The U.S. Congress investigative unit requested the federal Environmental Protection Agency to scale up its enforcement of seismic activity and groundwater supplies pollution linked to fracking.
The Government Accountability Office, in a report published on Monday, said that EPA’s lacks enough resources and capacity to monitor drilling activities and that it relies on outdated guidance. The issue should be viewed as important since fracking activity is on an increase, reported the LA Times.
“Every day in the United States, at least 2 billion gallons of fluids are injected into over 172,000 wells to enhance oil and gas production, or to dispose of fluids brought to the surface during the extraction of oil and gas resources,” the GAO said. “These wells are subject to regulation to protect drinking water sources under EPA’s UIC class II program and approved state class II programs. Because much of the population relies on underground sources for drinking water, these wells have raised concerns about the safety of the nation’s drinking water.”
In response to the report, the EPA approved GAO’s findings, which were also applauded by environmental activists.
Fracking or hydraulic fracturing is a technique that involves blasting a high pressure fluid containing fine sand, chemicals and water to fracture oil and natural gas-bearing rocks to release the trapped fossil fuel, which is then extracted. This method has been blamed for polluting groundwater supplies and increasing the risk of earthquakes and seismic activities.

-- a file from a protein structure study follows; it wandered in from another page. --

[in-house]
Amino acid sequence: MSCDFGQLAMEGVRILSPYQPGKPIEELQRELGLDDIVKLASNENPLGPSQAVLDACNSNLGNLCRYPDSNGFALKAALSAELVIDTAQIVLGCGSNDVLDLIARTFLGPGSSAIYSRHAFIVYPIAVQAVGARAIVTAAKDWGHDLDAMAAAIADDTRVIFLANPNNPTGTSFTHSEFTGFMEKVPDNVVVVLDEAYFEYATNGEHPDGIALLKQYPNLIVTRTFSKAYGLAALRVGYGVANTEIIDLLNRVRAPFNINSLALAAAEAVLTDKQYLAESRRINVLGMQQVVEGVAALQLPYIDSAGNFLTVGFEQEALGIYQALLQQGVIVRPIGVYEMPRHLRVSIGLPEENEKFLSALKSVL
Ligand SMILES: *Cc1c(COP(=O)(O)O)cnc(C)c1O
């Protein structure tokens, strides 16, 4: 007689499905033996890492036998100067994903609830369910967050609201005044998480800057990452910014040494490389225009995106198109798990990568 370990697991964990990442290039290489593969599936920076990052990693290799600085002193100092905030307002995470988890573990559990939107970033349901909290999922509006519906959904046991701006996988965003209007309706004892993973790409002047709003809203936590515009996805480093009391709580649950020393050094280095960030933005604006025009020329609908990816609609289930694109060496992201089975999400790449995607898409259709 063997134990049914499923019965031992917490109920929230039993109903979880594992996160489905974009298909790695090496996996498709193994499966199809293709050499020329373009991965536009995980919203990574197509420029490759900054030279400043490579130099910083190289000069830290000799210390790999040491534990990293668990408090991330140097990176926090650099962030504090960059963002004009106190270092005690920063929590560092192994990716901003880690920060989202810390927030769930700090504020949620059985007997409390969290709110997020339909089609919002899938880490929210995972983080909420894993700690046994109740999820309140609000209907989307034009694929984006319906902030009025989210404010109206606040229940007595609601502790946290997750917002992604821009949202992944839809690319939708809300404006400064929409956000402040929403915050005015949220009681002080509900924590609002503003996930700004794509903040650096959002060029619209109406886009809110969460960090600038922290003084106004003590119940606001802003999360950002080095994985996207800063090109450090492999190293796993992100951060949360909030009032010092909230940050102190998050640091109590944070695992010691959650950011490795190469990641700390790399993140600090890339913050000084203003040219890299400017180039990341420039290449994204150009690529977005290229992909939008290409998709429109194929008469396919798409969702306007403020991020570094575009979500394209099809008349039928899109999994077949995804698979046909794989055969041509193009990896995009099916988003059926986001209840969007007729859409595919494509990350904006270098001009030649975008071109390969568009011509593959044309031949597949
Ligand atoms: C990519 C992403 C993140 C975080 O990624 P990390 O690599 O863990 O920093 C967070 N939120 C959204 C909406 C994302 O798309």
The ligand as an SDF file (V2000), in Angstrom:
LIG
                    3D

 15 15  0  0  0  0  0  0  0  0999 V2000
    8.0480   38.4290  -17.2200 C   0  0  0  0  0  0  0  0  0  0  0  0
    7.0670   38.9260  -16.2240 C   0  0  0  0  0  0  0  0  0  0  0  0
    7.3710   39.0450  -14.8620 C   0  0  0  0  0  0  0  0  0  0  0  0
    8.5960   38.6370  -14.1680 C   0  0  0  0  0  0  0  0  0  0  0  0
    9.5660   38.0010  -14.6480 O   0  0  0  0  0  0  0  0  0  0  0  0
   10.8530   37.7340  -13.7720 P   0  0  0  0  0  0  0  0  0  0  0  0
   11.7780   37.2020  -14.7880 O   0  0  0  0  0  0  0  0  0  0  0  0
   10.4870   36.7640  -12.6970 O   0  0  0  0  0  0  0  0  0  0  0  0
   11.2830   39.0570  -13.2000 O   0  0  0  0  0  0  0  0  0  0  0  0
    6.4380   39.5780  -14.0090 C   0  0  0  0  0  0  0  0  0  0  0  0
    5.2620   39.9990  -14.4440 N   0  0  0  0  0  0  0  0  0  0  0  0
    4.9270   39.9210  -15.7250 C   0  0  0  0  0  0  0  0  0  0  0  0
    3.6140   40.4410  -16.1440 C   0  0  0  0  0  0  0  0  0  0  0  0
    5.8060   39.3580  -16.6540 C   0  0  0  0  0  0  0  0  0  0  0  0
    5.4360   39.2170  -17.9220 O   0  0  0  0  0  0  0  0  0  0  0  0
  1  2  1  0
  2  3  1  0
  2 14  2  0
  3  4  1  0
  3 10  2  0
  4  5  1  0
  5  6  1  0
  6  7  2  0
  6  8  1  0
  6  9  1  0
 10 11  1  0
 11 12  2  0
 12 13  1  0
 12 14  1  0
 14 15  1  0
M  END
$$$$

The GAO reported that the EPA allows 39 states to oversee their own supervision activities, with the watchdog assuming direct responsibility for others and activities involving pumping fluids into wells. The GAO researched 8 states; six with their own programs and two directly supervised by the EPA, when preparing its report.To register for a free 2-week subscription to ForexMinute Premium Plan, visit www.forexminute.com/newsletter.
To contact the reporter of this story; Jonathan Millet at firstname.lastname@example.org